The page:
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Amsterdam fiberglass company fined, replaces air cleaners

Monday, November 4, 2013
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— Air cleaners cited as deficient by state inspectors were replaced soon after an inspection in an Amsterdam factory this summer, a company official said Monday.

Fiberglass Industries Inc. was fined $16,000 following a July visit by the state Department of Environmental Conservation.

In addition to record-keeping violations, inspectors cited the lack of employee training on disposing of hazardous materials.

Fiberglass Industries, or FGI, employs about 80 people at its Edson Street factory and another 50 at its Homestead Place facility.

The company turns sand into fiberglass, which is then used to make fishing rods, boats, lining and sea walls, among other products.

After a July inspection, FGI president John Menzel on Monday said the company made immediate changes thanks to input from state regulators.

“We’re good citizens,” Menzel said.

According to a consent order dated Oct. 29, inspectors visited the Edson Street facility in July to review compliance with federal and state hazardous waste laws.

The company makes use of a containment system that includes large nylon bags that trap dust from being let out into the air. DEC inspectors cited the firm for not keeping those dust traps clean.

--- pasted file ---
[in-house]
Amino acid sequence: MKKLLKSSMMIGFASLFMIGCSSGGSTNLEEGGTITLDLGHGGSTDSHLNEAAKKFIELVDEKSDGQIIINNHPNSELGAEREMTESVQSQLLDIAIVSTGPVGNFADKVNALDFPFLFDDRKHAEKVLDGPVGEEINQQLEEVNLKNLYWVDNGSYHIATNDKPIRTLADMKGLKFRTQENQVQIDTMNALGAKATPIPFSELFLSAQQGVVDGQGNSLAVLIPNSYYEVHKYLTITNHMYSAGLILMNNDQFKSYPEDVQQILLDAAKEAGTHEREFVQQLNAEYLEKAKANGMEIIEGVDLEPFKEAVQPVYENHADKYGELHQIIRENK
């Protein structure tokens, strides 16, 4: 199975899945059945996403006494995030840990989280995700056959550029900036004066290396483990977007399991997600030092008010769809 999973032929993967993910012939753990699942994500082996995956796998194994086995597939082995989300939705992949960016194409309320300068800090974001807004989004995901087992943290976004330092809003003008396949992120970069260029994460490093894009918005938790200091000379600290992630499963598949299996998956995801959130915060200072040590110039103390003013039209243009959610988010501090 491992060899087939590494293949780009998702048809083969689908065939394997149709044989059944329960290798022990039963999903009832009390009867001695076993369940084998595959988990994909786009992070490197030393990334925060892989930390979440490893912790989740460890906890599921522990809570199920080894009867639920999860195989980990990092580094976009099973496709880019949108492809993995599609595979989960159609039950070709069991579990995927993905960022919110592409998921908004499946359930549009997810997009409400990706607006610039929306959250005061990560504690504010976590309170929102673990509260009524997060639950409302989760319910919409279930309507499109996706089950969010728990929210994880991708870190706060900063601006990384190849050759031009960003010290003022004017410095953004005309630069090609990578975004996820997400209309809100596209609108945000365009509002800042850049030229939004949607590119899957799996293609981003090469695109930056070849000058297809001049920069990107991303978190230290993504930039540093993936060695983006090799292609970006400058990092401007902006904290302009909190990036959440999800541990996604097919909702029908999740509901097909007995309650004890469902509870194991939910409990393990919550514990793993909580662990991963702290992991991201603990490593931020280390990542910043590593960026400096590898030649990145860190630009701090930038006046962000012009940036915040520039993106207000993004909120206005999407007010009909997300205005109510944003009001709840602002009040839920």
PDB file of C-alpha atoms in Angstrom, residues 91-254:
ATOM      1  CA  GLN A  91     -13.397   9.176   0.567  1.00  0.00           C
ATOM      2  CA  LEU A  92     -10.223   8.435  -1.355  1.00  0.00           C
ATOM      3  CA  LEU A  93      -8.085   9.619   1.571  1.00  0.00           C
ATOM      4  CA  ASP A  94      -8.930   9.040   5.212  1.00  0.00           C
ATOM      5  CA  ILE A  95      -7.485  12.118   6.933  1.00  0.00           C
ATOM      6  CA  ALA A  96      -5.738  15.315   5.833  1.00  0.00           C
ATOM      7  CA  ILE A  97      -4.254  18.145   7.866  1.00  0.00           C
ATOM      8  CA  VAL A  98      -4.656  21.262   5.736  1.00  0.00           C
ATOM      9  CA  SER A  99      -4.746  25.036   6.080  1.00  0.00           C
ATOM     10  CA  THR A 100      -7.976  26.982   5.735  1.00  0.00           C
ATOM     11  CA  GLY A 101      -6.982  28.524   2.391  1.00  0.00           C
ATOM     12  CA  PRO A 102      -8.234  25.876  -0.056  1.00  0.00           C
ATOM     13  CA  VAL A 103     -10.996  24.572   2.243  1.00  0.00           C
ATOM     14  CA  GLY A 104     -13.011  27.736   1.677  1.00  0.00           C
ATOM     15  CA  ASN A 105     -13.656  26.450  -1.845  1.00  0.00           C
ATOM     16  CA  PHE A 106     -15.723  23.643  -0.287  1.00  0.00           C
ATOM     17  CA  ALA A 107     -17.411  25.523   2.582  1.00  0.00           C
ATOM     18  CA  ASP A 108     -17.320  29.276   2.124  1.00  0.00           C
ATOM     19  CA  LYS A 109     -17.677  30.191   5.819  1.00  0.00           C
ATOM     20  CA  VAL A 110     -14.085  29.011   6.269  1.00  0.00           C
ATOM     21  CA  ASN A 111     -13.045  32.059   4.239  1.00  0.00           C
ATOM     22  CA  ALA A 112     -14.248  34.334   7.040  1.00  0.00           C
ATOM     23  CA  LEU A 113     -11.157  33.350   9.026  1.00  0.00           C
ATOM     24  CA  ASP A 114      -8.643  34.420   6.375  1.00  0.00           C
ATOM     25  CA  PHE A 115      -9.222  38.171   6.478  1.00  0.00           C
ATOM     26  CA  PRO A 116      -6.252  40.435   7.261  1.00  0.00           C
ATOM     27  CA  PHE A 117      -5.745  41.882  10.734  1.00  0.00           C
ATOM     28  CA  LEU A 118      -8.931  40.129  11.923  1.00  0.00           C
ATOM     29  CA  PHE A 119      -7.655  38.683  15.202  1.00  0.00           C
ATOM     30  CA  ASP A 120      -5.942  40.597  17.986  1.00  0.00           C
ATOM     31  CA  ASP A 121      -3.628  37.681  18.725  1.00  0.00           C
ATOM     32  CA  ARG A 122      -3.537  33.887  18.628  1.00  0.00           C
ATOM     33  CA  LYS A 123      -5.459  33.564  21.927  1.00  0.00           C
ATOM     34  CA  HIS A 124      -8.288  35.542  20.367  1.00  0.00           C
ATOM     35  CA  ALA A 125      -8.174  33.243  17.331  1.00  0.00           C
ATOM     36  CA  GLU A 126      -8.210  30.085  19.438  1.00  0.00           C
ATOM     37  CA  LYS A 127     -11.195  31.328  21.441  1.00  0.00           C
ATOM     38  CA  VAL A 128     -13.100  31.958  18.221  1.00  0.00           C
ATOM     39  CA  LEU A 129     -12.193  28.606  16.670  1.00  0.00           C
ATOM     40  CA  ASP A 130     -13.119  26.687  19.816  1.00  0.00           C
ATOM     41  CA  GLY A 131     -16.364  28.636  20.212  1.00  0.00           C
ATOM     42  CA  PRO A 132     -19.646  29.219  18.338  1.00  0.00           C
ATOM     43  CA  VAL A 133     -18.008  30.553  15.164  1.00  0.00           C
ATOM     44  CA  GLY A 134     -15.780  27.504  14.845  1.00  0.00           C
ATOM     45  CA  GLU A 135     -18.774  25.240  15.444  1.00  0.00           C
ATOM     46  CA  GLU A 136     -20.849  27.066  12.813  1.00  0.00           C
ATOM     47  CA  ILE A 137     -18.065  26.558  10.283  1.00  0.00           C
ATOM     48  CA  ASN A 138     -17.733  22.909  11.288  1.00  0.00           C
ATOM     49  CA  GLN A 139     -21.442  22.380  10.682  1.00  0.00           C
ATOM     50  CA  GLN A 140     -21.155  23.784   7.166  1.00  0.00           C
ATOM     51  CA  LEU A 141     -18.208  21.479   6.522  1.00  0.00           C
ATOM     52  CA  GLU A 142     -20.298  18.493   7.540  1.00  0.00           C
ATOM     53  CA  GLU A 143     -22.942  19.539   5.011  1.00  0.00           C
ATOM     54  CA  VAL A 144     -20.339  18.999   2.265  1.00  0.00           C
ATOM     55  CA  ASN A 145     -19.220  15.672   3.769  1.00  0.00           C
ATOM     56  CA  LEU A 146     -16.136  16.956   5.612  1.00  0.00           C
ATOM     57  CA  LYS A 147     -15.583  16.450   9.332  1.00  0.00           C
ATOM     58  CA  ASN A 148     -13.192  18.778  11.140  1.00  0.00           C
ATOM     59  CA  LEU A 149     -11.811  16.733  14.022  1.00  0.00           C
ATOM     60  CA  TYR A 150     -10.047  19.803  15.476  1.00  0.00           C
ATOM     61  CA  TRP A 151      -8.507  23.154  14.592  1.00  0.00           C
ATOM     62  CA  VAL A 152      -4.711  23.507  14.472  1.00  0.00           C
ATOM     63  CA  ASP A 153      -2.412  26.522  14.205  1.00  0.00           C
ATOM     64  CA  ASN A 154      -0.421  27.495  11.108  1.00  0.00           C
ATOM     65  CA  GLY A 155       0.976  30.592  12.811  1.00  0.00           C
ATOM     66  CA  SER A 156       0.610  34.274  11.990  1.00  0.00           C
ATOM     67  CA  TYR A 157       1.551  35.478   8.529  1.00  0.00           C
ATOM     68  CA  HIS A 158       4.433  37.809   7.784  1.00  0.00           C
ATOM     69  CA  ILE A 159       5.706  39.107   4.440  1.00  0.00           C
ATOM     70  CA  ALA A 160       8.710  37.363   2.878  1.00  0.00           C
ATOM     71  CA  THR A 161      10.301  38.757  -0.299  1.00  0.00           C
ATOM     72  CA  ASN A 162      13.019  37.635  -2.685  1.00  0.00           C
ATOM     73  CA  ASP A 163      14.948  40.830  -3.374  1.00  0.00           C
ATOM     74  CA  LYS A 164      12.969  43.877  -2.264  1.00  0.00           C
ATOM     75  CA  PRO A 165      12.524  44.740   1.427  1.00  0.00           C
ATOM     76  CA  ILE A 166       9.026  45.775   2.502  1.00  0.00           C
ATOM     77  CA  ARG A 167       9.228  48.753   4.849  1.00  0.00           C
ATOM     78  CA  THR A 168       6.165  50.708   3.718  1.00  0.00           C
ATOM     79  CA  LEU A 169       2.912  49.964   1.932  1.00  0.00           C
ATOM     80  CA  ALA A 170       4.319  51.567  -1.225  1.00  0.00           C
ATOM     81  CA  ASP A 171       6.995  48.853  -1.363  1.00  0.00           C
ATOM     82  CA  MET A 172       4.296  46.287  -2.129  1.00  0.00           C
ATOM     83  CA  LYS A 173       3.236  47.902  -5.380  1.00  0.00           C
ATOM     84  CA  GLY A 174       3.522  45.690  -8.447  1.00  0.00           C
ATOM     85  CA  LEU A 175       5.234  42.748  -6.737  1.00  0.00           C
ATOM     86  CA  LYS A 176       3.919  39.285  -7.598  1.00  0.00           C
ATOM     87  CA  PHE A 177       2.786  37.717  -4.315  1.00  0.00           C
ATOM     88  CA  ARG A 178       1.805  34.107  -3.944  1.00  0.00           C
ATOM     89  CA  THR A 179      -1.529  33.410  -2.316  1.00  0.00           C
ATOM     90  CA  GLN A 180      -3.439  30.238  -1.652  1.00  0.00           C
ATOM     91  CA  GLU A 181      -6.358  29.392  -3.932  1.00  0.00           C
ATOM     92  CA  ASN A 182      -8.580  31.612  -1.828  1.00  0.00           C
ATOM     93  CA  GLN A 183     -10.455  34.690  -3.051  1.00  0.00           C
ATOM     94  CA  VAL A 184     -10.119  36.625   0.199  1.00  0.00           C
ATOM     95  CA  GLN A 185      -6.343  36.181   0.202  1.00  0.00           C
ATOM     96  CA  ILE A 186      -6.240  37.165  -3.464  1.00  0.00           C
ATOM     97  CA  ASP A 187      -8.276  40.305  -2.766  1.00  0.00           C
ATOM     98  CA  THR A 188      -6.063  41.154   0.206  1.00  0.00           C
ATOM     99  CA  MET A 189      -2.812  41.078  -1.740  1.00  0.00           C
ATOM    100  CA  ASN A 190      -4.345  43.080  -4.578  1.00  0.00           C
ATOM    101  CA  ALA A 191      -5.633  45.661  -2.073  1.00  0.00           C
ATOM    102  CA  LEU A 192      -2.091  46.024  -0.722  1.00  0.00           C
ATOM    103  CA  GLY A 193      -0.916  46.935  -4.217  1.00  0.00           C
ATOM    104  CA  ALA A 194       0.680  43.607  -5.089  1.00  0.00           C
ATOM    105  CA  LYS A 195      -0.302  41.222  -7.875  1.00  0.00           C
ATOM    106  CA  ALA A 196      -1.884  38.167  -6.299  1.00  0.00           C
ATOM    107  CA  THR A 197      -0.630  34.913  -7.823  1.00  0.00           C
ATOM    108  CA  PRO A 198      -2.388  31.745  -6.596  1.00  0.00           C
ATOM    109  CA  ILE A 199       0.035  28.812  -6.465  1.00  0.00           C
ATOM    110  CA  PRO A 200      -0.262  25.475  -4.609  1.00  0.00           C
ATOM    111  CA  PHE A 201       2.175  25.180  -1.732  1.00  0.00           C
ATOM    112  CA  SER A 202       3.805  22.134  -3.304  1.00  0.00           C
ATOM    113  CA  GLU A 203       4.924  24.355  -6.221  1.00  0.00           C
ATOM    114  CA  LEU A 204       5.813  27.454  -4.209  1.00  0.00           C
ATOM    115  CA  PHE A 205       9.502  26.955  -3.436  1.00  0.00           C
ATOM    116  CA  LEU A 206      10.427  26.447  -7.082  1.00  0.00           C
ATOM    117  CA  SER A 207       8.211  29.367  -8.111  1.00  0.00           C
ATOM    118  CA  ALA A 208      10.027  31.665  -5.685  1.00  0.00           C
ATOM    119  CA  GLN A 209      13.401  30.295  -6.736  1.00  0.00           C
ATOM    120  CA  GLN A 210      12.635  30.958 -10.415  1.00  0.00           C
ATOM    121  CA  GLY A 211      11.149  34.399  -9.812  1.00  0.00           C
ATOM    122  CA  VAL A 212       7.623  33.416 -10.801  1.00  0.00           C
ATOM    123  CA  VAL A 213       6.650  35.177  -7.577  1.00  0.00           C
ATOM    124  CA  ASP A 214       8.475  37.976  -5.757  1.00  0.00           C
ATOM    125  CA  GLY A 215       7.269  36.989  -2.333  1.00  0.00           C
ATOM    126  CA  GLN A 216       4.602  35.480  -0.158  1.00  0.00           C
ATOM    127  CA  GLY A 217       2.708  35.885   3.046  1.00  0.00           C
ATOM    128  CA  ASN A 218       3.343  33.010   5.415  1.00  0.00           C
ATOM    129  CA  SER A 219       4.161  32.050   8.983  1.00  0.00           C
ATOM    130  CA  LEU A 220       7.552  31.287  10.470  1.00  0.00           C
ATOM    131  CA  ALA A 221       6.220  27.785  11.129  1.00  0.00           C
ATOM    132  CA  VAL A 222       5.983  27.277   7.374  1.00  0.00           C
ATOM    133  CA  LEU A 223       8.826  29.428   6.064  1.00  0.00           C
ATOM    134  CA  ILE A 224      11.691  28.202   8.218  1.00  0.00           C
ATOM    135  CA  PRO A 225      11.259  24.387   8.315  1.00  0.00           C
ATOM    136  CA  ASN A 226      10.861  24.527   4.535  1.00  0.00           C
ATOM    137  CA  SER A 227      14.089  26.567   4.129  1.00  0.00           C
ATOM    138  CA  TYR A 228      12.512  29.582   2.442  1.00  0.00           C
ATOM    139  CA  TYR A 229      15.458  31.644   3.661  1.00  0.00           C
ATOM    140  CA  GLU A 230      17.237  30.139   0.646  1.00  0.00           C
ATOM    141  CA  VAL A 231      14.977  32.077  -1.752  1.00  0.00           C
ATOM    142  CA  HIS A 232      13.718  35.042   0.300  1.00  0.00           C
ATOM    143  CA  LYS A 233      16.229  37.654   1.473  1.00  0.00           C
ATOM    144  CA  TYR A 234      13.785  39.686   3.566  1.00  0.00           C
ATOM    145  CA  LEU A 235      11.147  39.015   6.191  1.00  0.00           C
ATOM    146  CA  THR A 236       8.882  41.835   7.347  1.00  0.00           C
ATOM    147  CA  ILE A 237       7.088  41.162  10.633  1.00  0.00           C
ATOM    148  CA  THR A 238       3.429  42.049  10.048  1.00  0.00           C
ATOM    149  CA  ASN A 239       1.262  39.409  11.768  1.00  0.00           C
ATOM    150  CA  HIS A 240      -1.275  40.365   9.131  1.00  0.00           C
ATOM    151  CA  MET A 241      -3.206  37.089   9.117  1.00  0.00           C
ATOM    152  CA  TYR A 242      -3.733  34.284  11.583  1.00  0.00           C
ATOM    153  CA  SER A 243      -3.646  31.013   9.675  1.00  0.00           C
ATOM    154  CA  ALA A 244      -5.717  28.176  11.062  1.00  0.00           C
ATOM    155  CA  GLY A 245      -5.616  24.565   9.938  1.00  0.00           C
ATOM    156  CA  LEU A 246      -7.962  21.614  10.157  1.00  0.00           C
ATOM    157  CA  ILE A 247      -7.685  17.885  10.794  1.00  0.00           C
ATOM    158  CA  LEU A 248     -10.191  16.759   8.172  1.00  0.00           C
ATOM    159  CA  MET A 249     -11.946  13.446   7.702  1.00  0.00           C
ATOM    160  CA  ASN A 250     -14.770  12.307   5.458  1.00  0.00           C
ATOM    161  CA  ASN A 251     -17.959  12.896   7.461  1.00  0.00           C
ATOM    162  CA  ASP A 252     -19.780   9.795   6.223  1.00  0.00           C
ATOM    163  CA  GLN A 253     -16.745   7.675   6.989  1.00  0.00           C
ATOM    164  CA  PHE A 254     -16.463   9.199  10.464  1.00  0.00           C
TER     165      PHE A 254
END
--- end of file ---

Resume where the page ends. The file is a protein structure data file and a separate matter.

Menzel said all the one-ton nylon bags have since been replaced.

Inspectors also found dust in the containment system, which was near an exit that could lead to a storm sewer, according to the consent order.

The state cited several issues related to paperwork and training that governs how hazardous waste is disposed of at the site.

Two manifests didn’t identify the disposal method, and one of them was never sent to the state as required under the facility’s permit, according to the consent order.

Another manifest — required to be on hand for three years — couldn’t be found.

Employees are supposed to be trained on how to deal with hazardous waste either in a classroom or on the job and then undergo annual follow-up training each year.

Two employees involved in the disposal didn’t have it, according to the DEC.

“At least two of the [company’s] employees, who sign the manifests, have not successfully completed any type of [Resource Conservation and Recovery Act] related training and Department of Transportation training,” the consent order states.

State law requires hazardous waste generators to provide contact information for an emergency coordinator responsible for responding in the event of an emergency. The primary contact listed by the company didn’t work there anymore, according to the DEC.

An additional citation accuses the company of leaving “universal waste lamps,” such as used fluorescent light bulbs, lying around for more than a year.

Menzel described the issues as “minor maintenance” and said he doesn’t believe the shortcomings ever led to any exposure in the air or otherwise. The inspections, he said, help the company maintain a clean interaction with the environment. “They help us assess our potential for dust getting on the ground. They’ve been very helpful,” Menzel said.

 
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